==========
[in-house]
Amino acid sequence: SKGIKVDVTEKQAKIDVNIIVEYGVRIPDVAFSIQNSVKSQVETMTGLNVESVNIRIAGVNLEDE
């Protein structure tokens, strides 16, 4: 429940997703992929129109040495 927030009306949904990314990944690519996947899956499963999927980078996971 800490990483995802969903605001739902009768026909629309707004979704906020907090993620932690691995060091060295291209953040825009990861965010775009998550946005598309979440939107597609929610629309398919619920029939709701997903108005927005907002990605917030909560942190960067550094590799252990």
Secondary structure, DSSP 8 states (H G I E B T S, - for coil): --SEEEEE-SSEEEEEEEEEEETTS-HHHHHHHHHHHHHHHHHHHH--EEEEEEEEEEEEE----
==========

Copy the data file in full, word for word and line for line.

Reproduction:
[in-house]
Amino acid sequence: SKGIKVDVTEKQAKIDVNIIVEYGVRIPDVAFSIQNSVKSQVETMTGLNVESVNIRIAGVNLEDE
């Protein structure tokens, strides 16, 4: 429940997703992929129109040495 927030009306949904990314990944690519996947899956499963999927980078996971 800490990483995802969903605001739902009768026909629309707004979704906020907090993620932690691995060091060295291209953040825009990861965010775009998550946005598309979440939107597609929610629309398919619920029939709701997903108005927005907002990605917030909560942190960067550094590799252990």
Secondary structure, DSSP 8 states (H G I E B T S, - for coil): --SEEEEE-SSEEEEEEEEEEETTS-HHHHHHHHHHHHHHHHHHHH--EEEEEEEEEEEEE----